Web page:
Textile with Antelope (?) in a Roundel
Early Byzantine or Persian ?
late 7th century - first half of 8th century
21.4 cm x 22.9 cm (8 7/16 in. x 9 in.)
Not on view
The husbandry of the species of moths that eat white mulberry leaves, whose cocoons provide the fibers used to spin silk, goes back to ancient times in China, but was only introduced to Byzantium in the sixth century. Sericulture and silk weaving were established first in Syria, Asia Minor, and Southern Italy, but from the seventh century, Constantinople was the center of production. This fragment is a twill weave, achieved by passing the wefts over and under an alternating number of warps, staggering the pattern from row to row. The technique creates a diagonal rib texture to the fabric.
The pattern, worked in tan fibers over a crimson ground, consists of roundels containing paired animals, goats, or more likely, antelopes flanking a tree. The narrow tree has a single vine-leaf finial and branches with leaves at the base. The scheme of confronted animals at the tree was an important motif throughout medieval Byzantine and Islamic decorative arts. This medallion may be of Syrian manufacture, but the sources for its iconography are too diverse to be certain. The animals' heads are reversed and they each hold a branch of the tree in their mouth. They both lift one foreleg to the tree, and suckle their young, who are positioned in the opposite direction underneath. The borders are comprised of connected heart-shaped blossoms with intricate tendrils.
An matching fragment in the Cleveland Museum of Art (47.192) was found sewn to a piece of linen identical to linen tunics from the same burial site. This suggests that these medallions may have been cut from larger fabrics for a second use as an ornament to a garment.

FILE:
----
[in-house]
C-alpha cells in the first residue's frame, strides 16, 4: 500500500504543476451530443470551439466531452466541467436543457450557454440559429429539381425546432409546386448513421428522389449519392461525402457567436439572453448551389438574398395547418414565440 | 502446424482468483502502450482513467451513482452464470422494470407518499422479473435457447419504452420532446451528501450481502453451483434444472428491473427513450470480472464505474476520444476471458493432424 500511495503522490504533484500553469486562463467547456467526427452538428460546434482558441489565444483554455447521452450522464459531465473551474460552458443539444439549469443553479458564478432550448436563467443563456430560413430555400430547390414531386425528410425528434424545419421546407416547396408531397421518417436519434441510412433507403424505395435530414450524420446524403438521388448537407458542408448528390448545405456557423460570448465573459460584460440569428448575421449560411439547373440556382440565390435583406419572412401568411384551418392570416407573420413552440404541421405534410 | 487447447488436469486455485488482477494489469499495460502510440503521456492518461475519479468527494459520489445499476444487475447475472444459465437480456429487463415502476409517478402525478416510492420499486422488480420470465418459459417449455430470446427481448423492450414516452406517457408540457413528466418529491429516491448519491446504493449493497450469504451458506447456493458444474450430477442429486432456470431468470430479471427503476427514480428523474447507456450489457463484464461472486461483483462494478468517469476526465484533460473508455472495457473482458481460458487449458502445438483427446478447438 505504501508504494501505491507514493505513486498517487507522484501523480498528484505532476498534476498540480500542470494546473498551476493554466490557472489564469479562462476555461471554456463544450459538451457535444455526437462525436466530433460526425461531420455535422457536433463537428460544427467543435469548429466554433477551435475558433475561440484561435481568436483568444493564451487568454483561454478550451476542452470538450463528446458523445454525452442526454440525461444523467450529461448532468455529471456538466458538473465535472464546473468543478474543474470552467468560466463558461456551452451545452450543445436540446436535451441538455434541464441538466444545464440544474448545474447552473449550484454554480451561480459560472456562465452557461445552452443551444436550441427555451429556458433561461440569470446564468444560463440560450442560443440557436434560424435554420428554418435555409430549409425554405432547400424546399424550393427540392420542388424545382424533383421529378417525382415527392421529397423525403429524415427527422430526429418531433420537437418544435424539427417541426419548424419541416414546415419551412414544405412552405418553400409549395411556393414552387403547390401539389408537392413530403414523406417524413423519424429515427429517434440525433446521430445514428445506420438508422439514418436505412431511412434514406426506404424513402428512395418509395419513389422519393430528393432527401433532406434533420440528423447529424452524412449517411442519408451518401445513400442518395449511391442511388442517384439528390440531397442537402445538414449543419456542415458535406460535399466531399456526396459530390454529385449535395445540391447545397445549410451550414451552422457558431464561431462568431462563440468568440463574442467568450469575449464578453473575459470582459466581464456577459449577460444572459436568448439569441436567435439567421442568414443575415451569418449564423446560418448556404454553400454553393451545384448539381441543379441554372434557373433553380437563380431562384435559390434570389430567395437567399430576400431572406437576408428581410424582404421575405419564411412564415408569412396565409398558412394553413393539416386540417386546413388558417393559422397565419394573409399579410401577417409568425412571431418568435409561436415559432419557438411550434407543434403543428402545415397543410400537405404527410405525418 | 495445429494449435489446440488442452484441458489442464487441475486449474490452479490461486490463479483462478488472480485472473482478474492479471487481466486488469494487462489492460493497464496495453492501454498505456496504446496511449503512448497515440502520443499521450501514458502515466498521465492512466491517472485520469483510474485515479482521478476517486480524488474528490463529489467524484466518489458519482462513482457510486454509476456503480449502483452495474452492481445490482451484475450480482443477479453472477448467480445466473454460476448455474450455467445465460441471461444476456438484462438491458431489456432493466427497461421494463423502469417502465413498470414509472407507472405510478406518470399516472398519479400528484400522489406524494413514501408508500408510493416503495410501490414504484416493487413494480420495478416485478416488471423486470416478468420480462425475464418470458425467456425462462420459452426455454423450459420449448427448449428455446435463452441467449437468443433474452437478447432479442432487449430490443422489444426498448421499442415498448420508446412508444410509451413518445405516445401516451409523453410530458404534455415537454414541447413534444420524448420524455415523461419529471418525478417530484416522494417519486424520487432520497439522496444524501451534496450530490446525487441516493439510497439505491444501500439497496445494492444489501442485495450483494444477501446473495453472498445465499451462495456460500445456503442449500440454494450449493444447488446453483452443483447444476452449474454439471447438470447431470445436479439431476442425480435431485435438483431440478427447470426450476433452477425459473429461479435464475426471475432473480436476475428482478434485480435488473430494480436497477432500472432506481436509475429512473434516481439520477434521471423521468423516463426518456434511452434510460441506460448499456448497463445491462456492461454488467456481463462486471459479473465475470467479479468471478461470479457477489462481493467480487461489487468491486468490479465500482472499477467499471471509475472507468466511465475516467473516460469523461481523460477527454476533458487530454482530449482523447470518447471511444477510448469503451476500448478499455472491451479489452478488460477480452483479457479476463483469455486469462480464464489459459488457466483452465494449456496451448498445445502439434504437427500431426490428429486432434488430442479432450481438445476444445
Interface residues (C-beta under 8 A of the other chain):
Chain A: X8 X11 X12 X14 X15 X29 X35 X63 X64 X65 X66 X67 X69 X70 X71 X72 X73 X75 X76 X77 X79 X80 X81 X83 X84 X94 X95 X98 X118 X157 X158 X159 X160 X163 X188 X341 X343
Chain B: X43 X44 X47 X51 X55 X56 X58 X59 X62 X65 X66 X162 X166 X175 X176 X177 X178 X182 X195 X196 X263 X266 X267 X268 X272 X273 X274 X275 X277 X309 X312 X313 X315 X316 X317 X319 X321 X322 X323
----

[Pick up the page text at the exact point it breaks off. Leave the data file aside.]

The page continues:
- J. Hanson
F. Morris, "Catalogue of Textile Fabrics" (unpublished manuscript, Washington, D.C., 1940), vol. 3, 33.
2000 Years of Silk Weaving, exhibition catalogue, Los Angeles County Museum of Art, Detroit Institute of Arts, Cleveland Museum of Art, January-February 1944, (New York, 1944), no. 14, pl. 4.
Handbook of the Collection (Washington, D.C., 1946), 120, no. 226.
D. G. Shepherd, "A Silk Fabric from Egypt," The Bulletin of the Cleveland Museum of Art 34.8 (1947): 196-99.
The Dumbarton Oaks Collection, Harvard University (Washington, D.C., 1955), 156, no. 307.
Handbook of the Byzantine Collection (Washington, D.C., 1967), 109, no. 370, pl. 370.
D. Thompson, Catalogue of the Textiles in the Dumbarton Oaks Collection (unpublished manuscript), (Washington, D.C., 1976), no. 168.
Los Angeles, Los Angeles County Museum of History, Science, and Art, and Detroit, Detroit Institute of Arts, "Two Thousand Years of Silk Weaving," January to June 1944.
Purchased from Dikran G. Kelekian (dealer), New York, by Mildred and Robert Woods Bliss, December 1939.
Collection of Mildred and Robert Woods Bliss, Washington, D.C., 1939-1940.
Dumbarton Oaks Research Library and Collection, Byzantine Collection, Washington, D.C., November, 1940.